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A Rogue by Any Other Name

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Average Everygirl #22: Average encounters the Dashing Rogue | Panel 1: Average stands opposite a dark-haired stick figure. He has an aggressive smile and a soul patch. He says, "Hey, Average. I delight in law-breaking and have the morals of an alleycat. Don't you want to reform me?" Average, bland as always, says, "No, not particularly." |  Panel 2: Dashing says, "Oooh! You like your bad boys bad, eh?" to which Average replies, "Again, not particularly." | Panel 3: She continues, to Dashing's surprise, "I just don't see why I should have to reform anyone but myself." | Panel 4: He shifts back into his wry smile, clawing the air as he says, "Ooh! A fellow law-breaker. Meow!" Average, scowling, says, "Law-breaker, no. But I might become a face-breaker in a minute here."
I guess I’m kind of a killjoy when it comes to romantic hero tropes. Oh well.

This week we take a look at that lovable, handsome ne’er-do-well that every woman itches to reform. He lives life on the edge! So rough, so hip, so much cooler and bad-boy-ish than your boring, everyday heroes! He’s the Dashing Rogue, and this winter, he’s wooing a nice traditional girl in a novel near you! Because contrived plot device!

(I should totally write marketing copy, don’cha think? Yeah, me neither.)

Old-school Dashing Rogues are the highwaymen, pirates, and Robin Hoods of literature, men who flout society’s rules and do it with panache. Modern Dashing Rogues aren’t nearly as interesting. The most stereotypical versions ride motorcycles, sport facial hair, and have tattoos to show what rebels they are.

Because tattoos are 100% the mark of a rebel, what with 36-40% of Americans between the ages of 18-40 sporting at least one nowadays.

Yeah. Pretty mainstream. But I digress.

Rogue in Action

The Dashing Rogue challenges his more conservative love interest’s worldview. The conflict of the story arises in their differences: two kids from opposite sides of the track, thrown together by Fate. This trope typically has two possible endgames:

  1. The Savior Complex: the nice, traditional woman must bring her reckless man back from the brink of his destructive behaviors; he is reformed by the end of the story.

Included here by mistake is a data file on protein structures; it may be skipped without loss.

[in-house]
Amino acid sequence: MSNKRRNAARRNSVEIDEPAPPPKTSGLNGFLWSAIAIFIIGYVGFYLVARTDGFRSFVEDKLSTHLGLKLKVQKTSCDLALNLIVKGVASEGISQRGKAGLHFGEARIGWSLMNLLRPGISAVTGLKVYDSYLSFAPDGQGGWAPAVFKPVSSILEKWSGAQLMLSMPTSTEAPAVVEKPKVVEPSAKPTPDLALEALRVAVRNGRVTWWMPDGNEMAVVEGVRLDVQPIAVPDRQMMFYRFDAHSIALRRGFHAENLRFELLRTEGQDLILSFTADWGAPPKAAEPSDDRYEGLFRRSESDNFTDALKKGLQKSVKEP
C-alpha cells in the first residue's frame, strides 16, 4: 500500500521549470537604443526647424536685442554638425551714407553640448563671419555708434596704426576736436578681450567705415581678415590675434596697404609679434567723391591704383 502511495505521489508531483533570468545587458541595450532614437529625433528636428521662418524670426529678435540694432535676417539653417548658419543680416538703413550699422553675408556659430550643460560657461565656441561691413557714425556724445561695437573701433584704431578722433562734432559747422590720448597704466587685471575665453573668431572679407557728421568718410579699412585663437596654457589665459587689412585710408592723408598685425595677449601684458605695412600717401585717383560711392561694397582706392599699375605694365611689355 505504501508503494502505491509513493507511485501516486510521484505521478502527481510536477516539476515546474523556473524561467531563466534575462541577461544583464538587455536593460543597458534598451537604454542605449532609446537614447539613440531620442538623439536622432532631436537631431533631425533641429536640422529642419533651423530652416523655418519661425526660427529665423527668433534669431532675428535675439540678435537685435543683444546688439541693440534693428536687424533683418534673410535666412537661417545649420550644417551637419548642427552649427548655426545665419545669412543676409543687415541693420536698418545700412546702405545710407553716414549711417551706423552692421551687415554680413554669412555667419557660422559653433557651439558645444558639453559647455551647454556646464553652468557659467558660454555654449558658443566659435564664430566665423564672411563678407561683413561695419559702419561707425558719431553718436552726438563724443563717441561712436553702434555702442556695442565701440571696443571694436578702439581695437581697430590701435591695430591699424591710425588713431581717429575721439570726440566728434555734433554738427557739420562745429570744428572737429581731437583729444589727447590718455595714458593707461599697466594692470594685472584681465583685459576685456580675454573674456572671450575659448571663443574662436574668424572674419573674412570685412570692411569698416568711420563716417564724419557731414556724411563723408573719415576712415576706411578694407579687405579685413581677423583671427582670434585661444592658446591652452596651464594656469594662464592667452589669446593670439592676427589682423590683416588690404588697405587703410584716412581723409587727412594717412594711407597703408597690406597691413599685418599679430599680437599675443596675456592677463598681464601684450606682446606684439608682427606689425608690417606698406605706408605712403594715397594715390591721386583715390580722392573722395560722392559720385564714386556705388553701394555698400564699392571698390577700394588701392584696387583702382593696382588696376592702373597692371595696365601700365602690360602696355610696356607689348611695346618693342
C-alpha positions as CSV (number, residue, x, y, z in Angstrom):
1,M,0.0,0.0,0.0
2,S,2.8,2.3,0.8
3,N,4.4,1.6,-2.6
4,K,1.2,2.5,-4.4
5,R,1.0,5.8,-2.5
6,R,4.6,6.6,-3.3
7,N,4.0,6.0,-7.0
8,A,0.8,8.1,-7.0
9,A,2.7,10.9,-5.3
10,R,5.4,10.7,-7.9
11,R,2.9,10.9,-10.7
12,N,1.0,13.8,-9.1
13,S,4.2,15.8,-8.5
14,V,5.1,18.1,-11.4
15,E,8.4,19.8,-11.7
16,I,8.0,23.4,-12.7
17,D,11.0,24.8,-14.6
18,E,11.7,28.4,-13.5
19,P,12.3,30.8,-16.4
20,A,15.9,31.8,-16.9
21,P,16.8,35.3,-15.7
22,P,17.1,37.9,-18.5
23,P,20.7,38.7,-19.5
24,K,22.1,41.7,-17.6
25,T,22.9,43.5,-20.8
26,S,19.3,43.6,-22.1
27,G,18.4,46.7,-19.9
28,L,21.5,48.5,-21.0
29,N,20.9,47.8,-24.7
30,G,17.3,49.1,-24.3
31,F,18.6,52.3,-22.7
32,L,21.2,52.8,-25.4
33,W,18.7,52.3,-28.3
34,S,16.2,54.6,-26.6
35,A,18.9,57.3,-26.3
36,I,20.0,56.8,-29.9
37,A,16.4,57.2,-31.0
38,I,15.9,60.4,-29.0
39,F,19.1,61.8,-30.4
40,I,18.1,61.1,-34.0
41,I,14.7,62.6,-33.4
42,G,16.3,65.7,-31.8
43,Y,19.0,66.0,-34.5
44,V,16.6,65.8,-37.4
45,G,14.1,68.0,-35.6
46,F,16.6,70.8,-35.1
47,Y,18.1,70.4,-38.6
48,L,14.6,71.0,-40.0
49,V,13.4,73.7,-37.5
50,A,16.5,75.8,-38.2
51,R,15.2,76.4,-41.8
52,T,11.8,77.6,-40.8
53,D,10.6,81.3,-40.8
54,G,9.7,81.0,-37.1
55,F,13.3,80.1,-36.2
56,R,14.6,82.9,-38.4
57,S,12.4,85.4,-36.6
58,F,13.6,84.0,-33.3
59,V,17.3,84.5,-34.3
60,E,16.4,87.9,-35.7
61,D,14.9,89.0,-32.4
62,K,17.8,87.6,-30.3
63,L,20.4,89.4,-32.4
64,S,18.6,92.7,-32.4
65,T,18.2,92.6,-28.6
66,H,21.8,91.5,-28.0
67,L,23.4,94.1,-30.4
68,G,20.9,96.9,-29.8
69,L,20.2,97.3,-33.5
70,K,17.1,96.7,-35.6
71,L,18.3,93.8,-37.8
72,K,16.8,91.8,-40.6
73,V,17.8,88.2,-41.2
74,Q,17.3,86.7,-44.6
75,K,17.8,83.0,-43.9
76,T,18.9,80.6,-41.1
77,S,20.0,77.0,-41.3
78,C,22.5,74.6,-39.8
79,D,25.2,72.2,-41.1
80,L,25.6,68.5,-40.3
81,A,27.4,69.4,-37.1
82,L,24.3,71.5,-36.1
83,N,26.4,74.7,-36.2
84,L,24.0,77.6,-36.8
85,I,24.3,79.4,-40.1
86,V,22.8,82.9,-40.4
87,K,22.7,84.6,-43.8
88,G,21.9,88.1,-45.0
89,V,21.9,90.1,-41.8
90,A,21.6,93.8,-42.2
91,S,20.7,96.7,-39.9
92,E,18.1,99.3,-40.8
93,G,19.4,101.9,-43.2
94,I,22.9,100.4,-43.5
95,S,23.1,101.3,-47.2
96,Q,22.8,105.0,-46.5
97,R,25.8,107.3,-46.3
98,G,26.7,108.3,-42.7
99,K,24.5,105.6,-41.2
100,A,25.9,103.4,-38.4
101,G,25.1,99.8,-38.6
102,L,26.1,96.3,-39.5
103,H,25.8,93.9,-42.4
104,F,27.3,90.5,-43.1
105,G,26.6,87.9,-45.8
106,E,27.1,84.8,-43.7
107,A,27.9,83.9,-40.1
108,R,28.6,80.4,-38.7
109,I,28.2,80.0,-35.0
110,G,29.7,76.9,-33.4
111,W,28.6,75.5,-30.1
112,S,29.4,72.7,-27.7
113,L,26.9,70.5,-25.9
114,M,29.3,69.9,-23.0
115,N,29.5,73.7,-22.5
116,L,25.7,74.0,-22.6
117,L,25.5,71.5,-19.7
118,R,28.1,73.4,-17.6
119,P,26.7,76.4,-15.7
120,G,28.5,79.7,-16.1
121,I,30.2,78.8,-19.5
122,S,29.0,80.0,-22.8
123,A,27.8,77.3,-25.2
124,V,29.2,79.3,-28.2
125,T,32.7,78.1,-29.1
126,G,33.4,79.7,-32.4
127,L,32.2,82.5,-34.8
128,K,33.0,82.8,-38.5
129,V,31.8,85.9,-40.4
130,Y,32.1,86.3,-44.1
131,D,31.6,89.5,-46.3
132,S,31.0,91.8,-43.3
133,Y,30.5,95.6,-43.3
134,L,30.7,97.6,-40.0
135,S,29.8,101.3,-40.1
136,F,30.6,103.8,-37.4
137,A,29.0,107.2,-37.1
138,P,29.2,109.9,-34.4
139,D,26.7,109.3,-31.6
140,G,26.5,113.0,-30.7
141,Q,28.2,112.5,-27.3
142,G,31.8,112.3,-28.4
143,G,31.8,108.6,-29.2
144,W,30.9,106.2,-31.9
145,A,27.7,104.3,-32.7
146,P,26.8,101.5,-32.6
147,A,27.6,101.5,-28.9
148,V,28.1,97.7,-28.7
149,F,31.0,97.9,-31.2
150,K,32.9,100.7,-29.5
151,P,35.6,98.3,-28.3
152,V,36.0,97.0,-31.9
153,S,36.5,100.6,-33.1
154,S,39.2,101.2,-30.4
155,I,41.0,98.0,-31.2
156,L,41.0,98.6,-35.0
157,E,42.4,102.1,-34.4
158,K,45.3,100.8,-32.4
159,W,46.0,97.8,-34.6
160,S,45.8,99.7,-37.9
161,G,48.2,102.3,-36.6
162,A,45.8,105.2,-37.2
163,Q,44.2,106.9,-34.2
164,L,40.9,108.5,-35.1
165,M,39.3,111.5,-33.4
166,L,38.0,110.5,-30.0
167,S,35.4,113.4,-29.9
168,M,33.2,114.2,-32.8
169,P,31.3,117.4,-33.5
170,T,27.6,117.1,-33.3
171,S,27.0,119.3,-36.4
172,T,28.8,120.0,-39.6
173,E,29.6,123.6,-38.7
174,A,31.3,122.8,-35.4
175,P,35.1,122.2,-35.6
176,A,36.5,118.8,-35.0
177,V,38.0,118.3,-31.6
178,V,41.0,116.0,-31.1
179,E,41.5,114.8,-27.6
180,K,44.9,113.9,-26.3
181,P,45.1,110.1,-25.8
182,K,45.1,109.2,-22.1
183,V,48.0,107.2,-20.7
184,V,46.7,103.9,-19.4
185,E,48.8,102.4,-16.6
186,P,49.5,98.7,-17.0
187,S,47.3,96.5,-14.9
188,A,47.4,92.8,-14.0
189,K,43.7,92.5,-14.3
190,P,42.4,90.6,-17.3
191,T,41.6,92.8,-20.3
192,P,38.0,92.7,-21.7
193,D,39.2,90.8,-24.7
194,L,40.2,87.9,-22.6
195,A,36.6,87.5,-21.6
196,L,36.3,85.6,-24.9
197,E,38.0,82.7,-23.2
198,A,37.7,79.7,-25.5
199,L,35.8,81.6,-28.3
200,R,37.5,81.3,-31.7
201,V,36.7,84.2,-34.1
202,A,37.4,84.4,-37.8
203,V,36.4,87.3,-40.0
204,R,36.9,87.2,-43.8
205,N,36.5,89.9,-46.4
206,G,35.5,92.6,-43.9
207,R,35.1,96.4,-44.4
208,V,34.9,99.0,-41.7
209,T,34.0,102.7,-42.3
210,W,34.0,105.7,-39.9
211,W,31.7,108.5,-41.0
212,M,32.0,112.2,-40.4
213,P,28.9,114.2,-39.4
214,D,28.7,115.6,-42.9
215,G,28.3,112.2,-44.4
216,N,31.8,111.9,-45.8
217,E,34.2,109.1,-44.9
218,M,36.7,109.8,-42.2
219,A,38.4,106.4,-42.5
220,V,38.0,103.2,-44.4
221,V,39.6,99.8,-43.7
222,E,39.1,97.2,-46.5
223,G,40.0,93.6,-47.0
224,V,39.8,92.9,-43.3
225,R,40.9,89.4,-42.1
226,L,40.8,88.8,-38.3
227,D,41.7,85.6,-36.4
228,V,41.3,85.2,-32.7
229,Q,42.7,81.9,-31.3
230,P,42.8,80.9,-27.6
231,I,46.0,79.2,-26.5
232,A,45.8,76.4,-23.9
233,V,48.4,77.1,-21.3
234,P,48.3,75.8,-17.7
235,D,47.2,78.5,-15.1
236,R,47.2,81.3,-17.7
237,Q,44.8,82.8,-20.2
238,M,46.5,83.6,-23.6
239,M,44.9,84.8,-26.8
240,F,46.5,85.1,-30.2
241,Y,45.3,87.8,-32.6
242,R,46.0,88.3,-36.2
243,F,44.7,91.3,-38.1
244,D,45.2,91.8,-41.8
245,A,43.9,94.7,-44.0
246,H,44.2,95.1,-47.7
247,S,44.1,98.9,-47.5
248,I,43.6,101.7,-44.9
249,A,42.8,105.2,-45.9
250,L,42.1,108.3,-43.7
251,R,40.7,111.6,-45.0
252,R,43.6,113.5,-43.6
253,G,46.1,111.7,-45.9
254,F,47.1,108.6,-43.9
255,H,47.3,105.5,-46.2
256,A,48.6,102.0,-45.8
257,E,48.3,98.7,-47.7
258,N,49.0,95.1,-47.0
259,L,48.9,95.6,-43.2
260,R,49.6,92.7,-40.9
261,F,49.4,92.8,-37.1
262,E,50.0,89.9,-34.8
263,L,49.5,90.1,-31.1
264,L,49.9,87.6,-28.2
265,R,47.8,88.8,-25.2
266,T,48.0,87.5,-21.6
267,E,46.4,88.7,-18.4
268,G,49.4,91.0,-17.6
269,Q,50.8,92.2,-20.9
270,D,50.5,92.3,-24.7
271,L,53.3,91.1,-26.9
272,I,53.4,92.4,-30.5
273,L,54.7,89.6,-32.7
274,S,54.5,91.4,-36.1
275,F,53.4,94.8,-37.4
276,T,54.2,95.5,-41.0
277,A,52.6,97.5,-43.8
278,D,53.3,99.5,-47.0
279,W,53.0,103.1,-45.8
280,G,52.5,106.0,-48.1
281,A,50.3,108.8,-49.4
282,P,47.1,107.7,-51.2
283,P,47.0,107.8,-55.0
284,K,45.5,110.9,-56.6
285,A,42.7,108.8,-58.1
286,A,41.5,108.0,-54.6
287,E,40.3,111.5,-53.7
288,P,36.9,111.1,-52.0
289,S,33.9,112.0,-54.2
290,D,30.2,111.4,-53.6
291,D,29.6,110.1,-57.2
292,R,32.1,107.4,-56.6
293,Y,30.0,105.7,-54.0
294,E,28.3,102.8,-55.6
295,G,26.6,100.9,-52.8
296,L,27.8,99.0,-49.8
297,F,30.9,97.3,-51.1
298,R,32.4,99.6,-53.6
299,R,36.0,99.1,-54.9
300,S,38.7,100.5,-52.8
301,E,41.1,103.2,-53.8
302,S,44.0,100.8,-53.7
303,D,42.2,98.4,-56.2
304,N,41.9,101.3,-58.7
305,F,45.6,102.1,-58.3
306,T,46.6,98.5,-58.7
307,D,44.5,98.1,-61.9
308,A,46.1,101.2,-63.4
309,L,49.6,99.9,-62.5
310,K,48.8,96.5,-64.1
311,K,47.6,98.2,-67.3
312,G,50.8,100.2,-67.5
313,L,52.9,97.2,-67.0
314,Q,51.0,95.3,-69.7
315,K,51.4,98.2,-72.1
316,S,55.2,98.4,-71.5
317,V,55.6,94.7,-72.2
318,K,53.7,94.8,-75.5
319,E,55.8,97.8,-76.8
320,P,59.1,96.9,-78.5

2. Corruption of Innocence: the nice, traditional woman gives up her higher ground to join her reckless man in his revelry; she is a Dashing Rogue-ette by the end of the story.

The lesser-used third option is for them to part ways, but that only happens if neither changes for the other (i.e., rarely). The rogue and the traditionalist can’t sustain a long-lasting relationship without one or the other giving in because they don’t have enough common ground to stand on.

And that’s what makes them so much fun.

That fine line where diametrically opposed worldviews collide is a magnificent point for storytelling. It provides natural tension not only between the two characters but within each character individually. “Do I want to be with this person who stands for everything I don’t? Why do I want to, and what am I willing to concede?” It’s a double layer of conflict, external and internal, all built into one delicious trope.

When it’s done well, that is. The poorly wrought Dashing Rogue omits any true internal conflict to focus more on physical attraction between characters with opposing morals. The long-term consequences that would result from engaging with one another get scant attention. And if the author throws a contrived love triangle into the mix—with a more traditional love interest juxtaposed against the Rogue to manufacture even more angst, of course—the story as a whole becomes disingenuous to any reader who’s paying attention.

Which is terrible. The very purpose of the Dashing Rogue is to create a sense of excitement and danger, not yawns and eye-rolling.

Case in point

For a good example of this trope, I tip my hat once again to Elizabeth Peters: in Street of the Five Moons, art historian and dedicated museum curator Dr. Vicky Bliss meets her match in art thief and unrepentant con man Sir John Smythe. Their adversarial relationship continues through four additional novels, with Vicky able to maintain her (mostly) law-abiding ideals while John slinks around in his questionable pursuits.

She knows he’s a scoundrel and he knows she’s too good for him. And yet they work as a couple because they’re an intellectual match. They respect each other, and they compromise beautifully when they must.

Plus, he’s just so dashing.

(I’d say “just kidding,” but he really is.)